Pursuing Shelley's idea to its logical conclusion, let is imagine that the dome is opaque enough, most of the time, to the super-solar blaze, but could, at certain times and places, grow less so. For whatever reason and let certain beams pierce through these would vary in quality and quantity as the opacity varied in degree. Only at particular times and places would it seem that, as a matter of fact, the veil of nature can grow thin and rupturable enough to enable such things as glows of feelings, glimpses of insight, intuitions, streams of knowledge and perception, even prophetic revelation, to float into our finite world. Admit now, that our brains are such thin and half transparent places in the veil. What will happen? As the white radiance comes through the dome, with all sorts of staining distortion imprinted on it by the glass, even so the genuine matter of reality the life of souls as it is in its fullness will break through our several brains into this world in all sorts of restricted forms, and with all the imperfections and queernesses that characterise our finite individualities here below.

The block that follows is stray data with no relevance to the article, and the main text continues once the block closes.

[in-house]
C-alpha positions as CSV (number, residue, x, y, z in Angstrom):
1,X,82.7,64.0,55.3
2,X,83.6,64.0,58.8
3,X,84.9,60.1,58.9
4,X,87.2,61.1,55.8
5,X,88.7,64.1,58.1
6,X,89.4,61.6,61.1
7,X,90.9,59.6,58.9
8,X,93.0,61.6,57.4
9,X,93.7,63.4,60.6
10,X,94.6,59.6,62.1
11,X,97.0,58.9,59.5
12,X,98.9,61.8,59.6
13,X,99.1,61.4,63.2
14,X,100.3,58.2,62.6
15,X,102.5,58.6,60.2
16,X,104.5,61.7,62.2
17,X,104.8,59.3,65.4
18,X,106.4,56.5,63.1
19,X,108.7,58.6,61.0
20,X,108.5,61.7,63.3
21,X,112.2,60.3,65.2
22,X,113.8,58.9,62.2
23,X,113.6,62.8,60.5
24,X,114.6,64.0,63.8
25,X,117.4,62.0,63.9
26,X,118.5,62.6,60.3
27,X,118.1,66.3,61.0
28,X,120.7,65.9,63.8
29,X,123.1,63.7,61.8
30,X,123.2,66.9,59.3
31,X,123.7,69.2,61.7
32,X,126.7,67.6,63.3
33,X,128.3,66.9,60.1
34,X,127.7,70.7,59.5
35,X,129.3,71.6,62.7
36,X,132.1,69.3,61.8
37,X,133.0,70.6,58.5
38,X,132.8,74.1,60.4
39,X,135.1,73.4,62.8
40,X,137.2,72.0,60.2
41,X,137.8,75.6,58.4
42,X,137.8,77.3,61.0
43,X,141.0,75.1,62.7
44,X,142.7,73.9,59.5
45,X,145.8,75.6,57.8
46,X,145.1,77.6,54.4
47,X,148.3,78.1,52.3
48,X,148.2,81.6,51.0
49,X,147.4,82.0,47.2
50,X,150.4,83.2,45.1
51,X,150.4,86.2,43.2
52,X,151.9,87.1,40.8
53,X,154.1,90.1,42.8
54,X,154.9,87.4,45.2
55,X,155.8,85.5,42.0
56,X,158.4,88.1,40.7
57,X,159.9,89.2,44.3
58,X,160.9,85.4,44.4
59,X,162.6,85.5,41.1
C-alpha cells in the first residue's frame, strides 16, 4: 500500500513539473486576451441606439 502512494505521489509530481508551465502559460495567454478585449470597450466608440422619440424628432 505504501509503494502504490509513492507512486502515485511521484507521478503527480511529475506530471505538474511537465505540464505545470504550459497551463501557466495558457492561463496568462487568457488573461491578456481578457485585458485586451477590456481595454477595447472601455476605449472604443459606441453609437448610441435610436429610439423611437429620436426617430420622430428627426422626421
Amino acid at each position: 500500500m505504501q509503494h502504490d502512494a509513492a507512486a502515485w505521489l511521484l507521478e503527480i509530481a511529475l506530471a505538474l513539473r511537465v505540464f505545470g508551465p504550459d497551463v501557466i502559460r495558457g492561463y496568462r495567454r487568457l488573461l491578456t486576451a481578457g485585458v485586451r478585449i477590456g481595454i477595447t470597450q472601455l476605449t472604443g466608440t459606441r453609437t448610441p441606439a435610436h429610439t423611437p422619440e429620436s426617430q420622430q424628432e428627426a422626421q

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Streams of Consciousness Continuous Both Sides

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According to the state in which the brain finds itself, the barrier of its obstructiveness may also be supposed to rise or fall, like a gate in a hydraulic dam. When the brain is full activity, the barrier or the threshold, as it is technically called, sink so low, that a comparative flood of spiritual energy pours over but at other times, only such occasional waves of thought as heavy sleep permits get by. And when finally a brain stops acting altogether, as in death, that particular stream of consciousness will vanish entirely from this natural world. But the spheres of being that supplied the consciousness might, in ways unknown to us, continue still. Death would thus be tantamount to shutting of the gate to the flow of water, or to switching off the electric current.

Our Spiritual Life

h

You see, on all these suppositions, our soul's life, as we here know it, would none the less, in literal strictness, be the function of the brain. The brain would be the independent variable, the mind would  vary dependently on it. But such dependence on the brain for this natural life would, in no wise, make immortal life impossible it might be quite compatible with the super nature veil  hereafter. The conclusion which materialism draws is due solely to its one-sided way of talking.

The word 'function' to be 'productive' and not 'transmissive'. Ask for any indication of the exact process either of 'production' or of 'transmission', and sciences confesses her imagination to be bankrupt. Physiologists admits that a production of a such a thing as a consciousness in the brain is the absolute world enigma. 
.
Idealistic Philosophy